Statelessness is a hidden problem affecting many refugees arriving in Europe. According to Eurostat, of the four million people who applied for asylum in the EU in 2015-2018, more than 115,000 were recorded as ‘stateless’, of ‘unknown nationality’, or their nationality was recorded as ‘Palestine’. Many more come from countries with problematic nationality laws, such as Syria, Iraq, Somalia, Iran, Eritrea or Sudan, where gender discrimination or state succession means they or their children are at risk of statelessness. People affected by statelessness face discrimination if reasonable accommodation is not made for their nationality problems in international protection procedures and the provision of essential services. Most countries in Europe are inadequately prepared to respond: only a handful have procedures in place to determine who is stateless on their territory and grant them the specific rights enshrined in international and regional law with respect to the protection of stateless people and the right to a nationality.

What is the refugee context in Greece?

Greece experienced a significant increase in arrivals of people seeking international protection in 2015, which has continued through 2017. Trends in onward movement have shifted since the EU-Turkey agreement in March 2016. The Greek Asylum Service reports 58,661 asylum applications were lodged in Greece in 2017. The top recorded countries of origin of asylum applicants in 2017 were Syria (42%), Pakistan, Iraq, Afghanistan, Albania, Bangladesh, Iran, Palestine, Georgia and Egypt. According to the Asylum Information Database, the proportion of women (22%) and children (37%) arriving has increased, amounting to 59% of arrivals by sea. Reception facilities are critically overcrowded, there have been outbreaks of violence in Moria Camp on Lesvos, and conditions have been strongly criticised. Access to the procedure, to legal advice, and delays in decision making are also reported as areas of concern.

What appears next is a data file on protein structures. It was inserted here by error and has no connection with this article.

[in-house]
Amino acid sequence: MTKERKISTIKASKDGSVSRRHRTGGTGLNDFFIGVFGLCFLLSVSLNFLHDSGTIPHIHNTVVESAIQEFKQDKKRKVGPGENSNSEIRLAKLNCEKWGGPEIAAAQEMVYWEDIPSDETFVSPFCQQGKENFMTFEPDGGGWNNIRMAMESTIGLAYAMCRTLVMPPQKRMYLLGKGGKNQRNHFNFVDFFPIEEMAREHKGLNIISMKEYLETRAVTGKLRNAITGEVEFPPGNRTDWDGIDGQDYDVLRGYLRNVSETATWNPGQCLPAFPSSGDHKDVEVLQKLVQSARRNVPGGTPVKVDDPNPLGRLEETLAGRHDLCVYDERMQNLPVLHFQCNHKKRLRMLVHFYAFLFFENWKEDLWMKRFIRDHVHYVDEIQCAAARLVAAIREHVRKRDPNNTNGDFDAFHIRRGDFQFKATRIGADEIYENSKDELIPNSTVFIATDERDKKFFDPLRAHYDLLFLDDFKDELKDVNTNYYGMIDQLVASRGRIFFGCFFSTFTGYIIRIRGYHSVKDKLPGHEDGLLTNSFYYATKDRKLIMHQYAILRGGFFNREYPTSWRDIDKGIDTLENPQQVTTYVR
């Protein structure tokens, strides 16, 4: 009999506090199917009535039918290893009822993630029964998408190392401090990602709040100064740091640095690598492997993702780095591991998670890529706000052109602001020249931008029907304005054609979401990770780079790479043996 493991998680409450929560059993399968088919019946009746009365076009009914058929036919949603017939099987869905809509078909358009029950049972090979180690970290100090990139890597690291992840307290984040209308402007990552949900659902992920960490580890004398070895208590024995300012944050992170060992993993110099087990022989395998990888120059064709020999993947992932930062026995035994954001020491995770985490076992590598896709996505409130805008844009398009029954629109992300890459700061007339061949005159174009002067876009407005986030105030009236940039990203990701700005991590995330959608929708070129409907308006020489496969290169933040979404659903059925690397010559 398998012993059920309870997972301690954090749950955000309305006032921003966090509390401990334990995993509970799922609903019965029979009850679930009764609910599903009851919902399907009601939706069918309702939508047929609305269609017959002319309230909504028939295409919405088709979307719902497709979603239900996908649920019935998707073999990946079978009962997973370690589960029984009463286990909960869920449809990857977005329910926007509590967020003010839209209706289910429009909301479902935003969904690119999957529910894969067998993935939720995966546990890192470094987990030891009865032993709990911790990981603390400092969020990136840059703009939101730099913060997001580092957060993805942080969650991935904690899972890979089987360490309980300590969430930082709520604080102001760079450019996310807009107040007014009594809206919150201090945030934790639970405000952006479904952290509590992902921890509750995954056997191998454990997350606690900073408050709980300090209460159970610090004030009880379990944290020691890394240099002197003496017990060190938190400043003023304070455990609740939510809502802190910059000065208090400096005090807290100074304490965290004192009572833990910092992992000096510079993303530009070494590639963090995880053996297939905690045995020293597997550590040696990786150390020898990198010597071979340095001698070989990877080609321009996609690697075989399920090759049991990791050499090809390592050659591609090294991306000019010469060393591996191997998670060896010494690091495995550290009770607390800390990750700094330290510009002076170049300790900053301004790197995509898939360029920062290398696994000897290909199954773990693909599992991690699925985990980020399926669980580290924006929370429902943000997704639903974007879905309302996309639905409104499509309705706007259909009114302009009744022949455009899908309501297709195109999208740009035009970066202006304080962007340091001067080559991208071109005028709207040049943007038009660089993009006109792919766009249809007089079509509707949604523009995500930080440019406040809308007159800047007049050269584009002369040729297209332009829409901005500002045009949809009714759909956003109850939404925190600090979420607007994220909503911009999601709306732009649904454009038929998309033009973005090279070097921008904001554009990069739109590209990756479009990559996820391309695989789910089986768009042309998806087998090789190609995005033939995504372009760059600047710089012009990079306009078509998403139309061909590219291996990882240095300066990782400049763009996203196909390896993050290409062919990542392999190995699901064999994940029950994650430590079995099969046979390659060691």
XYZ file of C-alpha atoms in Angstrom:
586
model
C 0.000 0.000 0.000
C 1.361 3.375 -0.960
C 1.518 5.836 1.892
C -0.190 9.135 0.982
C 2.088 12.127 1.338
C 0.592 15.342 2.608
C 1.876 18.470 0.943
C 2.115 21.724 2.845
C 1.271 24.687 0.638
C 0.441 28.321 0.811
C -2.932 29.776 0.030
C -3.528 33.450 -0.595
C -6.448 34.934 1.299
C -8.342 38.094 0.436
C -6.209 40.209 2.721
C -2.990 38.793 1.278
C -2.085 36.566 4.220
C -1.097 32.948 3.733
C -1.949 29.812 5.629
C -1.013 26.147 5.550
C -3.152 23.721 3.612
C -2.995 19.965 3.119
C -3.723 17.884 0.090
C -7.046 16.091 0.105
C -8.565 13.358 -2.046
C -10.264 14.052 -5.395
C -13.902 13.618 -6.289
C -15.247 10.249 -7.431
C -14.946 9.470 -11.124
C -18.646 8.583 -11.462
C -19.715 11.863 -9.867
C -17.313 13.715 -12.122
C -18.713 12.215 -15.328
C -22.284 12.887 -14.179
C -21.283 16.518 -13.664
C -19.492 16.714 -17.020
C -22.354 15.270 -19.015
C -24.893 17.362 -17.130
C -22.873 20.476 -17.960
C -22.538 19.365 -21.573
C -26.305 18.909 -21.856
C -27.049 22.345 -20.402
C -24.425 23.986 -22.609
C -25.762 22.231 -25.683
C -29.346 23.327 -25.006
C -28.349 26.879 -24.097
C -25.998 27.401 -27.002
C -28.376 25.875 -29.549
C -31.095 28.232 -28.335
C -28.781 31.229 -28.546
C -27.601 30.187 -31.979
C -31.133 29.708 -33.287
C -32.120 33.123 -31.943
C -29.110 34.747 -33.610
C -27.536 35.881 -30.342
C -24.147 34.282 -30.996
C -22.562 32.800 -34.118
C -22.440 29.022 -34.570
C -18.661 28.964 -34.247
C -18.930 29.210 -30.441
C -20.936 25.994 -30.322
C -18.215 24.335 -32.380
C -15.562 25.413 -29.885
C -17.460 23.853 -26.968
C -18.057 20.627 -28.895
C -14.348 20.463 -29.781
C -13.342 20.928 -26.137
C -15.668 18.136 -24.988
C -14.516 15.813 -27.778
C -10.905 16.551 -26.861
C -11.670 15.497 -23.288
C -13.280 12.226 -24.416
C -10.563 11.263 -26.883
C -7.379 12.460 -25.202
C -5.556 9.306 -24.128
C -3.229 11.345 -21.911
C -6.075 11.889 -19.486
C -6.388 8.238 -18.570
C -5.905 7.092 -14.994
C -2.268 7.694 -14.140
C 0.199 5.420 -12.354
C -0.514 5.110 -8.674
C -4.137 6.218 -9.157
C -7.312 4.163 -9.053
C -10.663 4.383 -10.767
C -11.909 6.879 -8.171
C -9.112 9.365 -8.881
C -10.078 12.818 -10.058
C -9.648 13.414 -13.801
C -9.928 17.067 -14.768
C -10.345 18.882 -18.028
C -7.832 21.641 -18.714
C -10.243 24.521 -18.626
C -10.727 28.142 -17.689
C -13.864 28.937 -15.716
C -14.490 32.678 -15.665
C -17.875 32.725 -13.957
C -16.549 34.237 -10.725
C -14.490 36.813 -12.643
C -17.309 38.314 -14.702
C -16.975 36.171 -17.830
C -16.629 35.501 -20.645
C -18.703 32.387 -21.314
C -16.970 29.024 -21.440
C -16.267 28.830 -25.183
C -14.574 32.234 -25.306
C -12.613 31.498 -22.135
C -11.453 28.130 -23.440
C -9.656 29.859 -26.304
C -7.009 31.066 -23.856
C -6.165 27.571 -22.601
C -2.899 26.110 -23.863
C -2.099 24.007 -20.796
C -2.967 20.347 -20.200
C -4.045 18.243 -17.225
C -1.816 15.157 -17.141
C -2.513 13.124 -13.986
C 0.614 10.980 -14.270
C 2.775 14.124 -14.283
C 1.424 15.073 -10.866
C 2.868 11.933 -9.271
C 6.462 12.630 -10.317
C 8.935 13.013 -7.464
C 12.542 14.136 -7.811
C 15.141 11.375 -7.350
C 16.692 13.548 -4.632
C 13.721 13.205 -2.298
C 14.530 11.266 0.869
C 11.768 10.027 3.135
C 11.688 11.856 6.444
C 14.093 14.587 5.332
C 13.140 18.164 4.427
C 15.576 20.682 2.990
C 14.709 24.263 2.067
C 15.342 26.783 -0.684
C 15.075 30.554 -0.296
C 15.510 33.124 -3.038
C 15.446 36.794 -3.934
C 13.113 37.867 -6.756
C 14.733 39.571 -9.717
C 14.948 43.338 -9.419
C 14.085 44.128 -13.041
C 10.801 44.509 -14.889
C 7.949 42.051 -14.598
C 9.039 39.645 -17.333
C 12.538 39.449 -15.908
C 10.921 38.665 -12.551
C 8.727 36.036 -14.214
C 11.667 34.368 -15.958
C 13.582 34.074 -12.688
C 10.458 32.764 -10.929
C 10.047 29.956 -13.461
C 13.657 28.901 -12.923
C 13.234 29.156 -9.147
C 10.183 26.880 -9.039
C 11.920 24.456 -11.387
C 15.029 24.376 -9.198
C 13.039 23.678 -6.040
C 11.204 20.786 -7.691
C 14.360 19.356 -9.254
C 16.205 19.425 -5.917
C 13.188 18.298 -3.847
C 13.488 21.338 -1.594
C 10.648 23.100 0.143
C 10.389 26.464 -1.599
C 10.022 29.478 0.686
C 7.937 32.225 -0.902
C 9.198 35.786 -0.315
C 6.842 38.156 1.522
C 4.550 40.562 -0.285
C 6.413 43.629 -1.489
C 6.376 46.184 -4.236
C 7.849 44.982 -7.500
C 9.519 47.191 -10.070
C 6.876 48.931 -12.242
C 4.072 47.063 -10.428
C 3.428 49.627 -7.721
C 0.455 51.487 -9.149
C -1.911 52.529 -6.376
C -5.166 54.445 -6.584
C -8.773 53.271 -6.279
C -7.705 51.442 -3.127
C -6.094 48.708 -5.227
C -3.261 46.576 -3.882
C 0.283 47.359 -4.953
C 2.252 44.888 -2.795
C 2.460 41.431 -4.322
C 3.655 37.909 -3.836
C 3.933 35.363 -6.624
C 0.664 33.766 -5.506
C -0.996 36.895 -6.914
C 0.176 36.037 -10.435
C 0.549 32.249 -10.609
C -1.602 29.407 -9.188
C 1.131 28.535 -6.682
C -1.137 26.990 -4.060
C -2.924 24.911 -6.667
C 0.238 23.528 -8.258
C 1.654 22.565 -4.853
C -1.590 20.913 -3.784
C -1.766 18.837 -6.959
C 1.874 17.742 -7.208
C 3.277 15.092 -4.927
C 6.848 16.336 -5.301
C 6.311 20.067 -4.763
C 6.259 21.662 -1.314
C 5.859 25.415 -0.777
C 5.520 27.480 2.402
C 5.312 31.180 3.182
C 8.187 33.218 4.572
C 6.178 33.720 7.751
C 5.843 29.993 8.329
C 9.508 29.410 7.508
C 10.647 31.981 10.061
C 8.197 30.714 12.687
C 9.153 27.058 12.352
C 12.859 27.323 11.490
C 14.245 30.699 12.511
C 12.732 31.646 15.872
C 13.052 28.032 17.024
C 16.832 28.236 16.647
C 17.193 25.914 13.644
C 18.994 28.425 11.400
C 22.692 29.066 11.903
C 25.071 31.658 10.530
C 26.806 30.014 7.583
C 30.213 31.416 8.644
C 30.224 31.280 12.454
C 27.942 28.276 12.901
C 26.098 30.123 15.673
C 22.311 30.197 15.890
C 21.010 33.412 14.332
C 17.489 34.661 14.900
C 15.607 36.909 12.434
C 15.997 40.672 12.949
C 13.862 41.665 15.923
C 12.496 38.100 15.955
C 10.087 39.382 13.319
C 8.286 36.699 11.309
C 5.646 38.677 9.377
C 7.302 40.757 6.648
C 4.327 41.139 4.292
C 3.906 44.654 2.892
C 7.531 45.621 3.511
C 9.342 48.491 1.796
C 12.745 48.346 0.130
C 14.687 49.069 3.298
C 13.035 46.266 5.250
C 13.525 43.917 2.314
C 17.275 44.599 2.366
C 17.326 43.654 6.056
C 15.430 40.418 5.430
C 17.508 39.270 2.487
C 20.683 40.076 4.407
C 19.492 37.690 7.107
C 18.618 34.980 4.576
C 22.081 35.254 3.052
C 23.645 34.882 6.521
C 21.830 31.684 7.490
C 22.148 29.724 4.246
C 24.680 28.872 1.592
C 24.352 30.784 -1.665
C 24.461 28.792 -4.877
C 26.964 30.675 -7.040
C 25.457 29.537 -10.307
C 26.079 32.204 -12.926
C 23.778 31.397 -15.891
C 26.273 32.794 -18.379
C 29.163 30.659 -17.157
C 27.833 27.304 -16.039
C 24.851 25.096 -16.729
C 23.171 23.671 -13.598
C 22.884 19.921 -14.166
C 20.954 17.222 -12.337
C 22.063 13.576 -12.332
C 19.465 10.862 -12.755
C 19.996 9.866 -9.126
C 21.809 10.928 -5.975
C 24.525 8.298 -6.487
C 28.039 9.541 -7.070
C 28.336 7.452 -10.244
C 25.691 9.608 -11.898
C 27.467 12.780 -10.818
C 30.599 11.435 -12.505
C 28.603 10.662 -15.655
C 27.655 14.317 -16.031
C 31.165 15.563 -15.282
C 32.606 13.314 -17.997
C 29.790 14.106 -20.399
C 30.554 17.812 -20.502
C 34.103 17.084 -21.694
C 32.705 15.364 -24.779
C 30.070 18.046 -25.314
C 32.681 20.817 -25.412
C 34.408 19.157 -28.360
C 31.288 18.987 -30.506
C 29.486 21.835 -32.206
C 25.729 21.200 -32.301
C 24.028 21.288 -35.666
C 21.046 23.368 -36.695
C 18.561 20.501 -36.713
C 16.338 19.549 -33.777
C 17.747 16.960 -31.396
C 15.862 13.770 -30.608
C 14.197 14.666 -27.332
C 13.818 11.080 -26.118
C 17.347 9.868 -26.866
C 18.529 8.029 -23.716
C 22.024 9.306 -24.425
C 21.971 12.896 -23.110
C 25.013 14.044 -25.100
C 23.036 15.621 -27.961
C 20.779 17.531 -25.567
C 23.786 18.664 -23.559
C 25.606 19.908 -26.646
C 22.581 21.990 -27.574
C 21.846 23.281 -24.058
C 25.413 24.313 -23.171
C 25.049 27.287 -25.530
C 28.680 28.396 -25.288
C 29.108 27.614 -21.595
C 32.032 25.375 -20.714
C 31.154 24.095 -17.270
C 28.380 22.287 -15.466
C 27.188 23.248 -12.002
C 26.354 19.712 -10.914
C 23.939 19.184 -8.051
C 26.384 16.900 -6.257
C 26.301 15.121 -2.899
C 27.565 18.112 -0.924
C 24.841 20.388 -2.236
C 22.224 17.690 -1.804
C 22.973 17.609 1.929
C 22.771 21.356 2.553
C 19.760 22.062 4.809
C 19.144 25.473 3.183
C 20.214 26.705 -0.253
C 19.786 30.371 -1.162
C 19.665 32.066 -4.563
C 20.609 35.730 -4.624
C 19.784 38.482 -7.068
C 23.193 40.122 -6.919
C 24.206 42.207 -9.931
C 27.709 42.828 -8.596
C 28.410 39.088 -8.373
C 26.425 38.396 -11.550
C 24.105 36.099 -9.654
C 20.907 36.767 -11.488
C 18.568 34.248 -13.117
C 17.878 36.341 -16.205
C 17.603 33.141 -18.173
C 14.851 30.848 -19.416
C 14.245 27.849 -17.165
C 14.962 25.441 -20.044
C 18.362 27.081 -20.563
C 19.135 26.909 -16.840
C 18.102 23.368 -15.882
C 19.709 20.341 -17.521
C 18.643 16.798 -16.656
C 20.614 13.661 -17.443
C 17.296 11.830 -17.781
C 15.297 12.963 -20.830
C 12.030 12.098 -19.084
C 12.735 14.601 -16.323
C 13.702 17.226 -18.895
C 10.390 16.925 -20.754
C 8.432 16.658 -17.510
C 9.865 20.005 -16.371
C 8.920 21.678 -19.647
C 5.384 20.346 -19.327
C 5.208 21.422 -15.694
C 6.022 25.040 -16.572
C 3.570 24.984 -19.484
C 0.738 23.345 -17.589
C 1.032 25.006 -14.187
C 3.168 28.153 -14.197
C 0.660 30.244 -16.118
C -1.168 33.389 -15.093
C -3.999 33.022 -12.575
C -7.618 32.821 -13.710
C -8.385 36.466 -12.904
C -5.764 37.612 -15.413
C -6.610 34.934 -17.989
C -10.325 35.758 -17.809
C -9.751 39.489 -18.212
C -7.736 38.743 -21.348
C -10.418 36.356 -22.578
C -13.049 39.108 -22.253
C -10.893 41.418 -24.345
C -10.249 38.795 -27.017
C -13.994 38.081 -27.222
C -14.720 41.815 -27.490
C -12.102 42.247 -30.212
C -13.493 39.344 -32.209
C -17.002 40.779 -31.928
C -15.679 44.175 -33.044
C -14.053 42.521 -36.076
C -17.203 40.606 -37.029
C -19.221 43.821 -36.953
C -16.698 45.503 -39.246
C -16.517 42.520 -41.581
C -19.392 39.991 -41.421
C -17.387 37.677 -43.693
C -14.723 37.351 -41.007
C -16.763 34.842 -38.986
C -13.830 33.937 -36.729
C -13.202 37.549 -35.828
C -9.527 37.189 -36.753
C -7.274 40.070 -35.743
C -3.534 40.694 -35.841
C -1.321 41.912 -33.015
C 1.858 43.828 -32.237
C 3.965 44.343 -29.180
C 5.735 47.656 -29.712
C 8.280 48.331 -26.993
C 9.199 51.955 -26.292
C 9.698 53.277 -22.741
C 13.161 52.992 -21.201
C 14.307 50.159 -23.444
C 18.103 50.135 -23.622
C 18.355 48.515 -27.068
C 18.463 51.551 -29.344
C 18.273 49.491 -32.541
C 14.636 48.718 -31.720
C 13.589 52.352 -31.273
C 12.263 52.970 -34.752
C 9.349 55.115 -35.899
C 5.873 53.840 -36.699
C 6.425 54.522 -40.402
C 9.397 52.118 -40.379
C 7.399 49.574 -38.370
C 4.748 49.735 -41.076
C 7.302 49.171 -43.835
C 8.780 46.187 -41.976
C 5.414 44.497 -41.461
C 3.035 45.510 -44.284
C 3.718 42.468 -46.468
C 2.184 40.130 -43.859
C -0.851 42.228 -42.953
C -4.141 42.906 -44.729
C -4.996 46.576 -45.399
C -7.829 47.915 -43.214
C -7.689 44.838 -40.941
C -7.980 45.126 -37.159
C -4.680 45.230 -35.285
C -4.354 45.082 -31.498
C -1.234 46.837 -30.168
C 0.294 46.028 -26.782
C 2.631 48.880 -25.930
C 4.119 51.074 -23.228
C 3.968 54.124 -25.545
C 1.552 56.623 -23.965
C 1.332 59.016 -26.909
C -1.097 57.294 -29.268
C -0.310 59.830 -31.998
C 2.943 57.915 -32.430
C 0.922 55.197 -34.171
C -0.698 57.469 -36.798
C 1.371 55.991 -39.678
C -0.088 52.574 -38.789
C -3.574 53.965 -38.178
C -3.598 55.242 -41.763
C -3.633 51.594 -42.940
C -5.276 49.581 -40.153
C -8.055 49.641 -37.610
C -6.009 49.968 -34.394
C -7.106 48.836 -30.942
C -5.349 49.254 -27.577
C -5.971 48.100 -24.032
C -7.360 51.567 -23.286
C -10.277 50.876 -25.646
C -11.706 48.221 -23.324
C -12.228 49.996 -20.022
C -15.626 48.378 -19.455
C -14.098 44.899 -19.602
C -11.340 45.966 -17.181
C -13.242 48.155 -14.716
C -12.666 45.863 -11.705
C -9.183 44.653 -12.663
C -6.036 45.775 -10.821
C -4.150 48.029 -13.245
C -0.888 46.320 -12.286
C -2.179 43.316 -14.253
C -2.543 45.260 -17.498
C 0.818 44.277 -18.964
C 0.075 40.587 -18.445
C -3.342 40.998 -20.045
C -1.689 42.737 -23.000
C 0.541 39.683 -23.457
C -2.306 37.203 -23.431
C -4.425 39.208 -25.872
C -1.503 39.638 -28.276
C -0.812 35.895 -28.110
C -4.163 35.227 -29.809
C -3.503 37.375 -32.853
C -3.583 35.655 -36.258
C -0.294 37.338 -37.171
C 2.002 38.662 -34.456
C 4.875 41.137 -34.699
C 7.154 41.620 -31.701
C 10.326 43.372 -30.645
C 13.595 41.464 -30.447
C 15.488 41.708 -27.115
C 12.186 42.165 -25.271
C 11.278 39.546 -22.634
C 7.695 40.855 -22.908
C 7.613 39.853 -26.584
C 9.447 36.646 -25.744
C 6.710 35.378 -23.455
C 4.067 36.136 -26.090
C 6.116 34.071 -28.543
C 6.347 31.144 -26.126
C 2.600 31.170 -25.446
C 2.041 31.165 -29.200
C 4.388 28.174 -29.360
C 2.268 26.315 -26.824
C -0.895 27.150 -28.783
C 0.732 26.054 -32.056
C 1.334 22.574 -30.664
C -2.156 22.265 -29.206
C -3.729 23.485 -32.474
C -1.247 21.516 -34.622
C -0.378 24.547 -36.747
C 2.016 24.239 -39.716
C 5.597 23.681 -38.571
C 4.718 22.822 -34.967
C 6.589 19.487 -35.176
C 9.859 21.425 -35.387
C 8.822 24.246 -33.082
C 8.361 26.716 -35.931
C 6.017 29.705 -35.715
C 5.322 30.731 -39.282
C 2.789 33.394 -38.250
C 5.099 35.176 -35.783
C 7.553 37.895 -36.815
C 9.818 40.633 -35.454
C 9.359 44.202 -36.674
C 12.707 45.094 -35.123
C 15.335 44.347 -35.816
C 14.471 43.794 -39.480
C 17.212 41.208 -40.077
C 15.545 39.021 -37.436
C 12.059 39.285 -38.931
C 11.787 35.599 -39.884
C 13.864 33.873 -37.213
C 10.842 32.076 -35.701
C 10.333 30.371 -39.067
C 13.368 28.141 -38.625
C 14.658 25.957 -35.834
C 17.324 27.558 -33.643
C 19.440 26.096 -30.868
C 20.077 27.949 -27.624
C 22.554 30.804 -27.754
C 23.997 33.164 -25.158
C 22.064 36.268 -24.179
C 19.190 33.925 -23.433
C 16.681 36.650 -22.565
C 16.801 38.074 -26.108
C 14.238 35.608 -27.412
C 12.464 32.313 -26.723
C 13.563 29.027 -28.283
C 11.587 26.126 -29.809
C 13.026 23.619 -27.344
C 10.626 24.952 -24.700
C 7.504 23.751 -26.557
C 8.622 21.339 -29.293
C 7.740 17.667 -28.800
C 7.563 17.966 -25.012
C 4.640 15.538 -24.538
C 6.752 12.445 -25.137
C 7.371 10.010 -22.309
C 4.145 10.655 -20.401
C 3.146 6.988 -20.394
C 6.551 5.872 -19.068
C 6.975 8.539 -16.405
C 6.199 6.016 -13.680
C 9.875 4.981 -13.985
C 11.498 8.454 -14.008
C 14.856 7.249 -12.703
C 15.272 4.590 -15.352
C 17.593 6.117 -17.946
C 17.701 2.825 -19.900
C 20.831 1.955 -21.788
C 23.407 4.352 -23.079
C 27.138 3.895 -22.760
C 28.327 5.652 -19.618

What is the legal situation for stateless people in Greece?

Greece is state party to the 1954 Convention on the Status of Stateless Persons, the UN Convention that defines a stateless person and sets out the rights that should be granted to stateless people (such as, a residence permit, right to work, study, family reunion, and naturalisation). Greece is not state party to the 1961 Convention on the Prevention and Reduction of Statelessness nor the 1997 European Convention on Nationality, which contain important safeguards against childhood statelessness and arbitrary deprivation of nationality.  There is no dedicated Statelessness Determination Procedure in Greece. Although in April 2016 Law 4375/2016 assigned responsibility for implementing a Procedure to the Greek Asylum Service and authorised a Presidential Decree to be issued setting out the details, this Decree has not yet been published. Greek nationality law contains provisions to safeguard children born on its territory from statelessness, but it’s not clear how these are implemented in practice.

Why is statelessness relevant to the refugee response in Greece?